CyCookingForBlogThis weekend the Iowa State University Cyclones have a football game against the Baylor Bears. We’re underdogs going into this one, but the Spend Smart. Eat Smart. team is hoping for a Cyclone victory!

I like to go to tailgates and have people over for football games, but sometimes the food served at football celebrations is pretty unhealthy. I challenged myself to remake a couple of typical football snacks the Spend Smart. Eat Smart way. My recipes are fun, festive and ready for the football game!

I started by thinking about the veggie trays at tailgates. Someone always brings one but often they don’t get eaten. I think this is usually because they are kind of boring and everyone really wants the sweet and salty snacks instead. Not to mention, these often come pre-made from the grocery store and cost way more than a veggie tray made at home. I made mine festive with peppers in Cyclone colors and instead of the usual ranch veggie dip, I made Garbanzo Bean Dip. It is a tasty and inexpensive alternative to the old standby. If you like hummus, you’ll love this dip!

dip and cereal treatsDesserts are always a favorite at tailgates. I usually see lots of brownies, cookies and bars. Sometimes for early games there are even cinnamon rolls! I wanted to have a sweet treat that was a little healthier so I chose to make Whole Grain Cereal Treats. These are very similar to the rice cereal treats we all know and love, but with the added health benefit of whole grain. I even added some red sprinkles to show Cyclone pride!

Next time you’re going to a football get-together, think about putting a healthier spin on the dish you take. Game time food can be healthy and inexpensive while still being lots of fun!

s Signature-1

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Making the Most of a Hot Grill

September 15th, 2014

chicken on grill blogIt’s a beautiful time of year here in Iowa. That means I am cooking on the grill at least a couple of nights per week. I love the flavor of grilled food and it saves me from heating up the kitchen. Best of all, fewer dishes!

I use a gas grill and replacing the empty propane tank with a full one is one of my least favorite chores. I want to get the most out of every tank – so when I heat up my grill I fill it up!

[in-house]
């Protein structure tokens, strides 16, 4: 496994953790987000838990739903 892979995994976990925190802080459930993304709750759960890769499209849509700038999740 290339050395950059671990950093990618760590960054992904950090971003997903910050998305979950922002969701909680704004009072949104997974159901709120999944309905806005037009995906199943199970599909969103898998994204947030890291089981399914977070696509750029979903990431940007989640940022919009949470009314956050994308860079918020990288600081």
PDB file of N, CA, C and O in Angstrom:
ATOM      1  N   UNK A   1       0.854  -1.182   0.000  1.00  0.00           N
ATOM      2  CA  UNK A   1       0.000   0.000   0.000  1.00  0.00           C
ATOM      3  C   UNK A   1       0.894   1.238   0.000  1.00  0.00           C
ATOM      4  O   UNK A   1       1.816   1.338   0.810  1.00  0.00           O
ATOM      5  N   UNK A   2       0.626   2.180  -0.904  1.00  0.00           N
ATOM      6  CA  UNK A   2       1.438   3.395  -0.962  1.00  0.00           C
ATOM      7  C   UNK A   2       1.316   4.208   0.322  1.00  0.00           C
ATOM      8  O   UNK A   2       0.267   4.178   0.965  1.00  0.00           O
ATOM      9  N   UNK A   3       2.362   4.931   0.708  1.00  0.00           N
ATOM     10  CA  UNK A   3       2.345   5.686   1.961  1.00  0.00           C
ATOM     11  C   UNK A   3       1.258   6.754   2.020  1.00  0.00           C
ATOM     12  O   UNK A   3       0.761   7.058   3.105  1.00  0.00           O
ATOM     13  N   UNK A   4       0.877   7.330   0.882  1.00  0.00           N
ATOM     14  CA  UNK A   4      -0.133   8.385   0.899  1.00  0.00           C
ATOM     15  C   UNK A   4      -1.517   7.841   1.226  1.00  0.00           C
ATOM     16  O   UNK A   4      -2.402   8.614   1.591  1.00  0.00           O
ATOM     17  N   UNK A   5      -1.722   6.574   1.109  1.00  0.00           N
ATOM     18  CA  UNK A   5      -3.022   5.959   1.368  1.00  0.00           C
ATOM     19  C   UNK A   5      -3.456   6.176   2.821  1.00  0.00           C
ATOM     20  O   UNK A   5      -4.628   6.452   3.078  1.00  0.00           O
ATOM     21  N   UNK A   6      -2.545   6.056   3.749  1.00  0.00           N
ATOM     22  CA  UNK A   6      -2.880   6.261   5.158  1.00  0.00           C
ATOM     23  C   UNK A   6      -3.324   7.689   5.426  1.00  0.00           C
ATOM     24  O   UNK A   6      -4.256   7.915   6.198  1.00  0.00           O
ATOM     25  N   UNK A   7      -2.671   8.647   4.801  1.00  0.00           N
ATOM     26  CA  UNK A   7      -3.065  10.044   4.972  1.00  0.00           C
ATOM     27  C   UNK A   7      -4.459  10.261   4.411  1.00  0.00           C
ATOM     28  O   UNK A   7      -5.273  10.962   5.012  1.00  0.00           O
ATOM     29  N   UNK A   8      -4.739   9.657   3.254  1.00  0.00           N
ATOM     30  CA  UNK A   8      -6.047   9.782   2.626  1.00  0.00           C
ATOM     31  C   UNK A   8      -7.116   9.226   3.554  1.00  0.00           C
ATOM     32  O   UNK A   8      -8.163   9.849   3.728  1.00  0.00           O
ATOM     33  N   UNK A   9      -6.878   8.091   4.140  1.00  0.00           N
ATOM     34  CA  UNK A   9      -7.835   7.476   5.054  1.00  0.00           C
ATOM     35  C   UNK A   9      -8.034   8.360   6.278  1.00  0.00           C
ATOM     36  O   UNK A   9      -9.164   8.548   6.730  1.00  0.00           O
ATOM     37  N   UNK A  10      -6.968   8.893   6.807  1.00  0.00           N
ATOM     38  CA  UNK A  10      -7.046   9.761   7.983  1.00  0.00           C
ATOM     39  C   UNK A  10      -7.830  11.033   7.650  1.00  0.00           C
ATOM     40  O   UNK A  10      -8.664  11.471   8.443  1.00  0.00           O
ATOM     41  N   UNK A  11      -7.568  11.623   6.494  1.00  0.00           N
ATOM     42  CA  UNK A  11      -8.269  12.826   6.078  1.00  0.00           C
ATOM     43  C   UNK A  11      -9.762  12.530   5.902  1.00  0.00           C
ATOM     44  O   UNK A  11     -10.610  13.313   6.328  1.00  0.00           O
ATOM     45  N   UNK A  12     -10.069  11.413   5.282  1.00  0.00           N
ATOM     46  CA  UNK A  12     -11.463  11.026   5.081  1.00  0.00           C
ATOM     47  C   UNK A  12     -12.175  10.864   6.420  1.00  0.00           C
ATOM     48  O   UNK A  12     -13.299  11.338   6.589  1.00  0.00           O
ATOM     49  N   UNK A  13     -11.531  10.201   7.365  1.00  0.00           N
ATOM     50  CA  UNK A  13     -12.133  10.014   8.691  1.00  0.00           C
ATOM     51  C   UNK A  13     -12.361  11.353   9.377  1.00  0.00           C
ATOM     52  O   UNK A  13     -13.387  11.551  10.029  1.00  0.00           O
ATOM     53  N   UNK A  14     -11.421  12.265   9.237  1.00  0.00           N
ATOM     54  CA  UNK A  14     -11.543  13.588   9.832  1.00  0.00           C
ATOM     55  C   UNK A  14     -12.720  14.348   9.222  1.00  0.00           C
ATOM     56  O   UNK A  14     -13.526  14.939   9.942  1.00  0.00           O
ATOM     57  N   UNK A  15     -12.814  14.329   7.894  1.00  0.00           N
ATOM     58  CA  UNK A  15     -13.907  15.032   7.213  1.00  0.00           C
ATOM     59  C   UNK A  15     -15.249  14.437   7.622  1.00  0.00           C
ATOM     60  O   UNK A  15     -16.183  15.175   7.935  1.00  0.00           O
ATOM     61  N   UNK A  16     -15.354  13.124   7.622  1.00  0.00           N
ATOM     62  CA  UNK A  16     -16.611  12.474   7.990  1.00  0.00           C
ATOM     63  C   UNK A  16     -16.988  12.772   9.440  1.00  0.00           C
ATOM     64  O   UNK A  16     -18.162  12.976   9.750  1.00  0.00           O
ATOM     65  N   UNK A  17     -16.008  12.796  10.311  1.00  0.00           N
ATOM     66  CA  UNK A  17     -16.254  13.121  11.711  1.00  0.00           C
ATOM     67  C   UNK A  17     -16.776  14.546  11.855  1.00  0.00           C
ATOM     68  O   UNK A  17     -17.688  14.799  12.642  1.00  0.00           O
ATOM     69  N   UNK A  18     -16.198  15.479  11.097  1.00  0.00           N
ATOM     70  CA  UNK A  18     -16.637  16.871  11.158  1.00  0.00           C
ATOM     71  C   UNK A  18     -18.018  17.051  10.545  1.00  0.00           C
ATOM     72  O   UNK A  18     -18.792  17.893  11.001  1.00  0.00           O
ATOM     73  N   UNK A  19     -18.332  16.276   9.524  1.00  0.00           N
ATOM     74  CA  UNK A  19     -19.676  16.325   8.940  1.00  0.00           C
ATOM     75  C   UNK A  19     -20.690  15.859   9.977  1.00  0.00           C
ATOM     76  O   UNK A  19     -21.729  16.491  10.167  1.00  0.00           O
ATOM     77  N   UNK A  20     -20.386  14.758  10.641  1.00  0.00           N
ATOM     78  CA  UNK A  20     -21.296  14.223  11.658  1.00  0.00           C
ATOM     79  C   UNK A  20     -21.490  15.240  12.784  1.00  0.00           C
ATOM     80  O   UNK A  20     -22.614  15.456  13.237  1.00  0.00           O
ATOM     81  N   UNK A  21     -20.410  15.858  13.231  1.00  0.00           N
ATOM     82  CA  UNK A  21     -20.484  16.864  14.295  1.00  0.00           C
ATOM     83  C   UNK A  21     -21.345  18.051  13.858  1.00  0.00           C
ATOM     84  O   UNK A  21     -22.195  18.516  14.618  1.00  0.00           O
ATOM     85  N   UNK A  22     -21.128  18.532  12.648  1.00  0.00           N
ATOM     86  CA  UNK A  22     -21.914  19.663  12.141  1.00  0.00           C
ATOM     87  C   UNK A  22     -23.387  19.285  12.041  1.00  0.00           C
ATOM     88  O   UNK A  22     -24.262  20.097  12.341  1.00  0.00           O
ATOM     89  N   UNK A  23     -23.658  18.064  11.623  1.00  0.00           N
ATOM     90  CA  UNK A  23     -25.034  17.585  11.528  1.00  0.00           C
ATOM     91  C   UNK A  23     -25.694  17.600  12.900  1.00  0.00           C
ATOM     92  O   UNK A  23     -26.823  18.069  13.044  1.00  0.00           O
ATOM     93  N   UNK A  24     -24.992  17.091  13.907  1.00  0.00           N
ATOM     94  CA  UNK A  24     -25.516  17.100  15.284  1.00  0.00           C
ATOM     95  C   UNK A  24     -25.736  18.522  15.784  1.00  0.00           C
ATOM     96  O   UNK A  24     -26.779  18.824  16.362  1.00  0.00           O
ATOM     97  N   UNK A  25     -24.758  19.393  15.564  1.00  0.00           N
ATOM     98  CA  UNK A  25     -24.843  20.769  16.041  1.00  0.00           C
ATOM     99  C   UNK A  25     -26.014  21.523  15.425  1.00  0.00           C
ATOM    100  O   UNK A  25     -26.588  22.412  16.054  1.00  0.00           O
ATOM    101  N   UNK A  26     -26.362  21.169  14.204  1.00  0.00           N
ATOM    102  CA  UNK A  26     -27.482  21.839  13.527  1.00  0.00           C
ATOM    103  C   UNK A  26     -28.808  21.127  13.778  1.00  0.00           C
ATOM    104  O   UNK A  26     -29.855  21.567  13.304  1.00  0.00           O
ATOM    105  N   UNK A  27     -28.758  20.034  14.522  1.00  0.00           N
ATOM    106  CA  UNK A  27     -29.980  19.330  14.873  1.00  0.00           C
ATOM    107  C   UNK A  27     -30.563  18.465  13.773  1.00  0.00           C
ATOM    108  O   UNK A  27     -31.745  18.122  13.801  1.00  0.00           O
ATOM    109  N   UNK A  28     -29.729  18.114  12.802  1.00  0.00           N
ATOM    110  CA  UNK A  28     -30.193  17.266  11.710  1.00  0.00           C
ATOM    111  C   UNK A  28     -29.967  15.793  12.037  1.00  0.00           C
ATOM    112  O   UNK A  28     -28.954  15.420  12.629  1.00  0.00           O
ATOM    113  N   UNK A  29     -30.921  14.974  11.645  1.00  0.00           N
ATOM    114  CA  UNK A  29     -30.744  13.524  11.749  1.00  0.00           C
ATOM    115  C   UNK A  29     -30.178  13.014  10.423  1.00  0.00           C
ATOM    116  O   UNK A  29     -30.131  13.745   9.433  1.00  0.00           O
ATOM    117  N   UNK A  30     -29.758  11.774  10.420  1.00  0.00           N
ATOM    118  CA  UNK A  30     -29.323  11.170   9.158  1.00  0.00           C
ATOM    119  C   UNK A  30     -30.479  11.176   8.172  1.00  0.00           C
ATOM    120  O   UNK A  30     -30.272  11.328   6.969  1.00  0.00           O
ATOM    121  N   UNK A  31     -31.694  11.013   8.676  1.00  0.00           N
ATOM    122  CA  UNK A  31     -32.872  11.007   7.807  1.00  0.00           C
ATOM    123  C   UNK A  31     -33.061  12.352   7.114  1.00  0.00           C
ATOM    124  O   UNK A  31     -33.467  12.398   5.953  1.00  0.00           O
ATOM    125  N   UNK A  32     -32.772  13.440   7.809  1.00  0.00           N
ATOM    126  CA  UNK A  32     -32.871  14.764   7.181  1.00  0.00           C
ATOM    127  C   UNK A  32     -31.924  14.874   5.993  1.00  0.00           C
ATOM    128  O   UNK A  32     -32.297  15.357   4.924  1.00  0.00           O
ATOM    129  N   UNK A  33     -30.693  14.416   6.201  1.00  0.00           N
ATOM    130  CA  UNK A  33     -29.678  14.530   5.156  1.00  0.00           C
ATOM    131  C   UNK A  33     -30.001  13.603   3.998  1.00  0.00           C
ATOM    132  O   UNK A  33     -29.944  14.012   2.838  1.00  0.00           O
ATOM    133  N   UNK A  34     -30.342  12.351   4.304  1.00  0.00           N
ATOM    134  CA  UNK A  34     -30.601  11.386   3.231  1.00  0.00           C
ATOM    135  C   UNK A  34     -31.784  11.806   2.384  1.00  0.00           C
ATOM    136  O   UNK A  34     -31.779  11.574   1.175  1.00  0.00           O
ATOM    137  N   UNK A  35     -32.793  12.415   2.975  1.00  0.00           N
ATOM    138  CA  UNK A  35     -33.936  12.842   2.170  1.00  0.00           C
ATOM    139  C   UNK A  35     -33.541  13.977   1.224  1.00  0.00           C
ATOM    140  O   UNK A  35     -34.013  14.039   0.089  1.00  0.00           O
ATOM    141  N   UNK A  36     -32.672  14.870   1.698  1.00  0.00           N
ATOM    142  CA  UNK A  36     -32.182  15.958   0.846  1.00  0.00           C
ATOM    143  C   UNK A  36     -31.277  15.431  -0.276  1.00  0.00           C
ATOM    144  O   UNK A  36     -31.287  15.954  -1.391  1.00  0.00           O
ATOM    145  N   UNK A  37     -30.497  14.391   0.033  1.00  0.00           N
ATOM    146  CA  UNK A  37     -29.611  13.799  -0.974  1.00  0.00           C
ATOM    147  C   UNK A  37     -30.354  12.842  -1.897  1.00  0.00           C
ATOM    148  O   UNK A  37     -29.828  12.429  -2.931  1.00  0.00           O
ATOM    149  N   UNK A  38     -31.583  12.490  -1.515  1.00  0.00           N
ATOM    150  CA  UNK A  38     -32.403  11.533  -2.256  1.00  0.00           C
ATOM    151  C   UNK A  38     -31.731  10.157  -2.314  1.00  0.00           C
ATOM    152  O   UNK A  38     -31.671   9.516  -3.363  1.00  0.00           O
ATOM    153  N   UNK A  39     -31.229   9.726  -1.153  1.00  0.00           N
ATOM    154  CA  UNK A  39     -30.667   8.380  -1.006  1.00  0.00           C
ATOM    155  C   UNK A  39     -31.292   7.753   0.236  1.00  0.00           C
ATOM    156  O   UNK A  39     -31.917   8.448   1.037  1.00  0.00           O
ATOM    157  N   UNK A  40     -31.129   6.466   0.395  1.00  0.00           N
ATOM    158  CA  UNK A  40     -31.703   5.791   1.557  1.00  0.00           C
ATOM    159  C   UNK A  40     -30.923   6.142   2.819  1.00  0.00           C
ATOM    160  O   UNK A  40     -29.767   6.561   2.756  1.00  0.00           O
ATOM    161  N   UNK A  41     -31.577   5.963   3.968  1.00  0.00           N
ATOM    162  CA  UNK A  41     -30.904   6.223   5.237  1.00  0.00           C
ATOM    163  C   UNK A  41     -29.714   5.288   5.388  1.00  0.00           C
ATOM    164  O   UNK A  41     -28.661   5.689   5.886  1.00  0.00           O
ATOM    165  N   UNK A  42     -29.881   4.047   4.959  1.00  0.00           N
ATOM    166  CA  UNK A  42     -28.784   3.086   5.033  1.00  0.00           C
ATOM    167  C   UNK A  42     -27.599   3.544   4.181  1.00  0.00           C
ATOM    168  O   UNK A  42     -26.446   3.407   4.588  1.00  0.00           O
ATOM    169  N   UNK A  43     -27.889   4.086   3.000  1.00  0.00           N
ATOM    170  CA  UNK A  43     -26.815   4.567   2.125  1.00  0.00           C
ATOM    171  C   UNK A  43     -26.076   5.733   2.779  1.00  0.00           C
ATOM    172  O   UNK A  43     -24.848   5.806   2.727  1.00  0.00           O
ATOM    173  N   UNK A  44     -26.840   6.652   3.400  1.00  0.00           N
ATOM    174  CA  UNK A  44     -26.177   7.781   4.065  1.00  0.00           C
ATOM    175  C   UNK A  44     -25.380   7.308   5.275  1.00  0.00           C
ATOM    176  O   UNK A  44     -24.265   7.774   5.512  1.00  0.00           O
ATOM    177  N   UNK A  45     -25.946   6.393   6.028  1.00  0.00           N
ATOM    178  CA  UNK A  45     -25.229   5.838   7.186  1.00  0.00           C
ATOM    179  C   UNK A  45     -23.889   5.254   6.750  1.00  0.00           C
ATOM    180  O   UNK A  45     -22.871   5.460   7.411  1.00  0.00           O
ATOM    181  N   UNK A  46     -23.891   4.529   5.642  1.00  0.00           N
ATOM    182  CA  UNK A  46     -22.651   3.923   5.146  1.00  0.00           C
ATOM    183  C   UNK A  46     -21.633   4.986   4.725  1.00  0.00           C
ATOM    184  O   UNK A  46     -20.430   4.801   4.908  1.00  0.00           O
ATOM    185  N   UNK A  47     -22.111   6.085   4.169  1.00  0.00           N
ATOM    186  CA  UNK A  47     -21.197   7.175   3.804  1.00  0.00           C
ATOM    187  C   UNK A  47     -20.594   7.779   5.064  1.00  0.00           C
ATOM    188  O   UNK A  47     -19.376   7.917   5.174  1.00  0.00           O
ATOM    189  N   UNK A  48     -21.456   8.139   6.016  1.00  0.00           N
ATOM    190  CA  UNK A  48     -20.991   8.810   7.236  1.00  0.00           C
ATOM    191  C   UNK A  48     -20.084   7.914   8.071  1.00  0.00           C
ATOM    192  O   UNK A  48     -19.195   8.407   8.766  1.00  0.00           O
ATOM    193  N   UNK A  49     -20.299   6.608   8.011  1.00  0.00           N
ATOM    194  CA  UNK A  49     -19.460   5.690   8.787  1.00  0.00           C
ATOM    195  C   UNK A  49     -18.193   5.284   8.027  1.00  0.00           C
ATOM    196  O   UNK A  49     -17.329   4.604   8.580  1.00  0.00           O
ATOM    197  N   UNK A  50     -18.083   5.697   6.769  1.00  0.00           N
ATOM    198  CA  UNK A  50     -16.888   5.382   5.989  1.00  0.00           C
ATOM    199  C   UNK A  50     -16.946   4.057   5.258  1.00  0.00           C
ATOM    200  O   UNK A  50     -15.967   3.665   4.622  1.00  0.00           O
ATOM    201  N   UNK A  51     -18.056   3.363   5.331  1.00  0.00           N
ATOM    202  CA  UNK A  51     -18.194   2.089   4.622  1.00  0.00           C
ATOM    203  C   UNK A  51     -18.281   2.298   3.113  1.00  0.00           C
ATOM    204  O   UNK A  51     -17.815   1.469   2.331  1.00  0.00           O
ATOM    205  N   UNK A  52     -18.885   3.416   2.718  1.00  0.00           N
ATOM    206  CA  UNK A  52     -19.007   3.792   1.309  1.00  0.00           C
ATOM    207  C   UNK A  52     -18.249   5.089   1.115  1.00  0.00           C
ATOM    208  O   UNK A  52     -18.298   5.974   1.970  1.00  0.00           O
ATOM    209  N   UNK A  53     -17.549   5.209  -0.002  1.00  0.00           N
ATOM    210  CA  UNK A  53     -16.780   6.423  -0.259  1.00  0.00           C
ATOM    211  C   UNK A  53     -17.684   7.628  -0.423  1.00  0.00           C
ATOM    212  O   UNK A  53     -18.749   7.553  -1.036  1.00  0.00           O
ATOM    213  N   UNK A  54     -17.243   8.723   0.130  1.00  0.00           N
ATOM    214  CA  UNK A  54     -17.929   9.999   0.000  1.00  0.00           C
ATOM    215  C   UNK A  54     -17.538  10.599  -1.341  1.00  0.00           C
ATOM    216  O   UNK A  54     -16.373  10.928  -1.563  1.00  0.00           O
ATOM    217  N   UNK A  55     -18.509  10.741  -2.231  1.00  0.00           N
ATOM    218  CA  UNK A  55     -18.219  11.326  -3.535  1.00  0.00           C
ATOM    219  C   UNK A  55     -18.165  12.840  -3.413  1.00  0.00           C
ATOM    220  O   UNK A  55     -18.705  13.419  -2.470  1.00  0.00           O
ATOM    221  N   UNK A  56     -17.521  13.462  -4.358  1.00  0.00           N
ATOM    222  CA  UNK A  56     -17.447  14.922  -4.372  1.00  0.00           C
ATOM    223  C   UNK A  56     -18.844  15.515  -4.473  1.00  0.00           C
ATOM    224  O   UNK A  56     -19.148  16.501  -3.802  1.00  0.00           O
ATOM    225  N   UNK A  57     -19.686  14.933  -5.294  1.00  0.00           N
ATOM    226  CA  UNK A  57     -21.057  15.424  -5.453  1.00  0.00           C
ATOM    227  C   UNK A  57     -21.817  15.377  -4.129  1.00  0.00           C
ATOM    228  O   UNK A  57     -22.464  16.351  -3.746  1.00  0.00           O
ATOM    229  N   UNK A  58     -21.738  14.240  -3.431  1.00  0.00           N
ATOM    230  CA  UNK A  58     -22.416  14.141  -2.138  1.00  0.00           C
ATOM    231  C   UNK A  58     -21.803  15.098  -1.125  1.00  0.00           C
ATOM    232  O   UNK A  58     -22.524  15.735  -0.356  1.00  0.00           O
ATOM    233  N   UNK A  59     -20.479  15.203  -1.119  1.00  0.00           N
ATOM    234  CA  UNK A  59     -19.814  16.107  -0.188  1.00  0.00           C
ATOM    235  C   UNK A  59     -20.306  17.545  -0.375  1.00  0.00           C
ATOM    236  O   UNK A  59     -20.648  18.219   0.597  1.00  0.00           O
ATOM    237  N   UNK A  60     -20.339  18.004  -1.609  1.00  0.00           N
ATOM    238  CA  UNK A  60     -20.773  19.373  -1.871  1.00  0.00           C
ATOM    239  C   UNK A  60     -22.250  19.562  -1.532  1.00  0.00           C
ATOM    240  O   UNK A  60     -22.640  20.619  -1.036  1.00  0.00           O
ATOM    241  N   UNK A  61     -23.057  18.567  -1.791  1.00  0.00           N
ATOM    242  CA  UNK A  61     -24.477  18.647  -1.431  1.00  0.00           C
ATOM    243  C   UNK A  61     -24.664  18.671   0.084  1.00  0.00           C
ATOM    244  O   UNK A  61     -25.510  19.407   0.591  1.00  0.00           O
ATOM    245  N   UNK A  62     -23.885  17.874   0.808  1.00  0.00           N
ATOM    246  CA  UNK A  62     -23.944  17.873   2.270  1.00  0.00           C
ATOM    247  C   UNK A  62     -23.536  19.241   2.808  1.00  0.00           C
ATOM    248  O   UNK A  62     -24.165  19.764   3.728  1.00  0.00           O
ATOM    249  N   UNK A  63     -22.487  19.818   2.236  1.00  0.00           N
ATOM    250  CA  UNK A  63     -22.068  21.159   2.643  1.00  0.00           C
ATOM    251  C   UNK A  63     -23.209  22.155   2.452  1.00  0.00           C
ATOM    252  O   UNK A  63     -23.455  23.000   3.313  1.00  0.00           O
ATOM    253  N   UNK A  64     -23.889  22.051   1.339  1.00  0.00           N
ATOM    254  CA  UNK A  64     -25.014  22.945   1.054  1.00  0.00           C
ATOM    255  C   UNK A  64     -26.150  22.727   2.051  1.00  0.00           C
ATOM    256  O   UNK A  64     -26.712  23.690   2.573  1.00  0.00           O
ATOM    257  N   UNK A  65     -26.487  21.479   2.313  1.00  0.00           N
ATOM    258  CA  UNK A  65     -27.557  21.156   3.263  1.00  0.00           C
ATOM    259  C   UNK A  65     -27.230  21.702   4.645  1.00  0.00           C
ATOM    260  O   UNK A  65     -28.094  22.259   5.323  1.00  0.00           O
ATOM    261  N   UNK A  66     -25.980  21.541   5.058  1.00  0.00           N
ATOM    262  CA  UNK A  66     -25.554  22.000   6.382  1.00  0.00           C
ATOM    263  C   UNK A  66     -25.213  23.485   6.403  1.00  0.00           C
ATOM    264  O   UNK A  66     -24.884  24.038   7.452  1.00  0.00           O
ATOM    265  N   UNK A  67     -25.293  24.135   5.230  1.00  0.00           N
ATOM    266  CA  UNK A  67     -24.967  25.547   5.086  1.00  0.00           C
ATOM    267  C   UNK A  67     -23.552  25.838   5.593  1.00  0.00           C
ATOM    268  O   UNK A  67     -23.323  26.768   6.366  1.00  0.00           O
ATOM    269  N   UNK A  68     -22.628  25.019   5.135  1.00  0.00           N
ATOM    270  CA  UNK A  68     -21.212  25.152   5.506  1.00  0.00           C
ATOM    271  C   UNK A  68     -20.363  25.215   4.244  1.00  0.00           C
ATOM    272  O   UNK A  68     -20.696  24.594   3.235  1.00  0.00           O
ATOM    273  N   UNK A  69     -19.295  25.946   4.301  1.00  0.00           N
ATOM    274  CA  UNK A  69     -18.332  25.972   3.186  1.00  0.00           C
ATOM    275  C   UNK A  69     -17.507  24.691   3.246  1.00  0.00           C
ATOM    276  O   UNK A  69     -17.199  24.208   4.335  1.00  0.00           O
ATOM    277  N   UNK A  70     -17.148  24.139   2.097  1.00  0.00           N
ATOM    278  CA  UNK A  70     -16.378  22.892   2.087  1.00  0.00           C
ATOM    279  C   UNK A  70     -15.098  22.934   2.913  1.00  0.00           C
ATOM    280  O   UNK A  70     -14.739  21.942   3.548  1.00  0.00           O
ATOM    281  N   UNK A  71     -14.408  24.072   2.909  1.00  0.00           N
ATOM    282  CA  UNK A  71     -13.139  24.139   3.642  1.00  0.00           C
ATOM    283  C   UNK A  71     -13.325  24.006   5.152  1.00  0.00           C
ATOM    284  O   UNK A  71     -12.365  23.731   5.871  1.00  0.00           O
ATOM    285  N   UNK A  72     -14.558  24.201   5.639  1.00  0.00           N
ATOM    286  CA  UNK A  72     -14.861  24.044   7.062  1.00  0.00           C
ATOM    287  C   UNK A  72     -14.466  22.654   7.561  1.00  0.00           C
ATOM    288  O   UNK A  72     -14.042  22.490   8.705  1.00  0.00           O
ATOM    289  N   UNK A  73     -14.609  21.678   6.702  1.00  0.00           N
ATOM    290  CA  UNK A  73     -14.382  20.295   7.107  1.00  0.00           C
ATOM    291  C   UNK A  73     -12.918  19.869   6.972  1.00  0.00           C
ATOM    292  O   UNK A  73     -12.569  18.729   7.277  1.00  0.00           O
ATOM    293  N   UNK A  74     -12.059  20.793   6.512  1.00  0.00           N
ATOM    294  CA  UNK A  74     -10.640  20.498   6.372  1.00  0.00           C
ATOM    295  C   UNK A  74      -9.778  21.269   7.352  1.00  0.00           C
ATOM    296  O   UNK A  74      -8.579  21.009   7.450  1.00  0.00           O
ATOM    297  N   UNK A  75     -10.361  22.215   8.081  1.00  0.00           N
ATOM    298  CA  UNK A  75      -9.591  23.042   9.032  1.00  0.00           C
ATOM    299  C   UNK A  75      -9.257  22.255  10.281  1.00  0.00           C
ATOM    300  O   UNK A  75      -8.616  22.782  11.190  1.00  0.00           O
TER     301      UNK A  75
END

Instead of grilling two hamburgers or pieces of chicken, I fill the grill up and use what I don’t eat as “planned overs”. These are leftover ingredients that I know I will use later. I can cook a whole grill full of food in the same amount of time as just a piece or two of meat. Last week I needed two grilled chicken breasts for a recipe so I made six and saved the extra four. I chopped up two of them and saved them in the fridge. I used them to top the salads in my lunch all week. I froze the other two in freezer bags. I’ll defrost them and use them next time I need a fast dinner.

veggie basket blogMeat isn’t the only thing I can make ahead on the grill. I love to make grilled vegetables using a grill basket. I just chop them all about the same size, drizzle with some olive oil, sprinkle with a bit of seasoning and grill for about 15 minutes. I mix them around half-way through using a metal spatula or tongs.

Even if I just need a few cups, I fill up the basket and save the leftovers for other meals. I love to add them to cooked rice and pasta for a really fast meal. If I know I’ll eat them in a few days, I keep them in a sealed container in the fridge. Otherwise, I put them in a freezer bag and stash them in the freezer.

I love knowing that when I come home from work late I can grab the chicken and veggies from the freezer and put together a tasty meal with the flavors of the grill in no time at all.

s Signature-1

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Take-out vs. Homemade Lunch: Time, Cost and Nutrition

July 21st, 2014